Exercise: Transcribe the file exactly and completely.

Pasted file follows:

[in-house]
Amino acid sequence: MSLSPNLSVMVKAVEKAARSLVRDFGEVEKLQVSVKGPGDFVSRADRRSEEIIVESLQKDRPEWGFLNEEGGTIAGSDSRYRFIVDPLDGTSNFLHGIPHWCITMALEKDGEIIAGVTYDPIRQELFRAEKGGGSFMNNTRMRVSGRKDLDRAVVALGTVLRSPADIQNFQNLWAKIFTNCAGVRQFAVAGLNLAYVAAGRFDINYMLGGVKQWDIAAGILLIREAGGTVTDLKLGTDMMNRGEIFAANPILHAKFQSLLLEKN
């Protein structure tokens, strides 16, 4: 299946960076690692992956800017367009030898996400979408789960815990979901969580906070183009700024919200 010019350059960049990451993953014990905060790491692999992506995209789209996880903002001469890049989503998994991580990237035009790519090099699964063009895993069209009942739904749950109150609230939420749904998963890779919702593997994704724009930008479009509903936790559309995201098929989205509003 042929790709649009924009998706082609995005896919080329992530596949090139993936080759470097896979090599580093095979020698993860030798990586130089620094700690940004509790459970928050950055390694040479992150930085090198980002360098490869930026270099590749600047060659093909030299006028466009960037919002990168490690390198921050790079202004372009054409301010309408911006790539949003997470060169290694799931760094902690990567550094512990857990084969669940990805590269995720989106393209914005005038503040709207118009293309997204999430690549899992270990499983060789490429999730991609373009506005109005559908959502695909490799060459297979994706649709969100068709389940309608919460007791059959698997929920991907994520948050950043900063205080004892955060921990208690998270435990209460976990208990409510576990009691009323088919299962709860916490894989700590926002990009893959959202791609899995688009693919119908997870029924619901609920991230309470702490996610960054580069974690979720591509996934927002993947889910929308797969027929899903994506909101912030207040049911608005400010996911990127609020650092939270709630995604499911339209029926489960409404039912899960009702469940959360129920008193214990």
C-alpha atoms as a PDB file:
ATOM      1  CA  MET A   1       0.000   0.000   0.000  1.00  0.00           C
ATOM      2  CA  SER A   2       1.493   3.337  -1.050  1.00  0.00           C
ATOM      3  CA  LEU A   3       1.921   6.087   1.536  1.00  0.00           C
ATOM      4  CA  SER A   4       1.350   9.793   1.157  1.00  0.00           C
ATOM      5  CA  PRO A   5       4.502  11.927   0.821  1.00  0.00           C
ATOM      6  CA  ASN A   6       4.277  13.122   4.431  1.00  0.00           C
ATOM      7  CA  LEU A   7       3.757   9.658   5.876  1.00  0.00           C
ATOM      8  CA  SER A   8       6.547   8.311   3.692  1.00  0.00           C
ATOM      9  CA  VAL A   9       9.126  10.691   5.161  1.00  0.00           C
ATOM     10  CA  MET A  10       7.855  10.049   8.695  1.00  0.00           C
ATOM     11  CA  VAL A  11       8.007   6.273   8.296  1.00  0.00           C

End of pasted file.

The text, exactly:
[in-house]
Amino acid sequence: MSLSPNLSVMVKAVEKAARSLVRDFGEVEKLQVSVKGPGDFVSRADRRSEEIIVESLQKDRPEWGFLNEEGGTIAGSDSRYRFIVDPLDGTSNFLHGIPHWCITMALEKDGEIIAGVTYDPIRQELFRAEKGGGSFMNNTRMRVSGRKDLDRAVVALGTVLRSPADIQNFQNLWAKIFTNCAGVRQFAVAGLNLAYVAAGRFDINYMLGGVKQWDIAAGILLIREAGGTVTDLKLGTDMMNRGEIFAANPILHAKFQSLLLEKN
């Protein structure tokens, strides 16, 4: 299946960076690692992956800017367009030898996400979408789960815990979901969580906070183009700024919200 010019350059960049990451993953014990905060790491692999992506995209789209996880903002001469890049989503998994991580990237035009790519090099699964063009895993069209009942739904749950109150609230939420749904998963890779919702593997994704724009930008479009509903936790559309995201098929989205509003 042929790709649009924009998706082609995005896919080329992530596949090139993936080759470097896979090599580093095979020698993860030798990586130089620094700690940004509790459970928050950055390694040479992150930085090198980002360098490869930026270099590749600047060659093909030299006028466009960037919002990168490690390198921050790079202004372009054409301010309408911006790539949003997470060169290694799931760094902690990567550094512990857990084969669940990805590269995720989106393209914005005038503040709207118009293309997204999430690549899992270990499983060789490429999730991609373009506005109005559908959502695909490799060459297979994706649709969100068709389940309608919460007791059959698997929920991907994520948050950043900063205080004892955060921990208690998270435990209460976990208990409510576990009691009323088919299962709860916490894989700590926002990009893959959202791609899995688009693919119908997870029924619901609920991230309470702490996610960054580069974690979720591509996934927002993947889910929308797969027929899903994506909101912030207040049911608005400010996911990127609020650092939270709630995604499911339209029926489960409404039912899960009702469940959360129920008193214990």
C-alpha atoms as a PDB file:
ATOM      1  CA  MET A   1       0.000   0.000   0.000  1.00  0.00           C
ATOM      2  CA  SER A   2       1.493   3.337  -1.050  1.00  0.00           C
ATOM      3  CA  LEU A   3       1.921   6.087   1.536  1.00  0.00           C
ATOM      4  CA  SER A   4       1.350   9.793   1.157  1.00  0.00           C
ATOM      5  CA  PRO A   5       4.502  11.927   0.821  1.00  0.00           C
ATOM      6  CA  ASN A   6       4.277  13.122   4.431  1.00  0.00           C
ATOM      7  CA  LEU A   7       3.757   9.658   5.876  1.00  0.00           C
ATOM      8  CA  SER A   8       6.547   8.311   3.692  1.00  0.00           C
ATOM      9  CA  VAL A   9       9.126  10.691   5.161  1.00  0.00           C
ATOM     10  CA  MET A  10       7.855  10.049   8.695  1.00  0.00           C
ATOM     11  CA  VAL A  11       8.007   6.273   8.296  1.00  0.00           C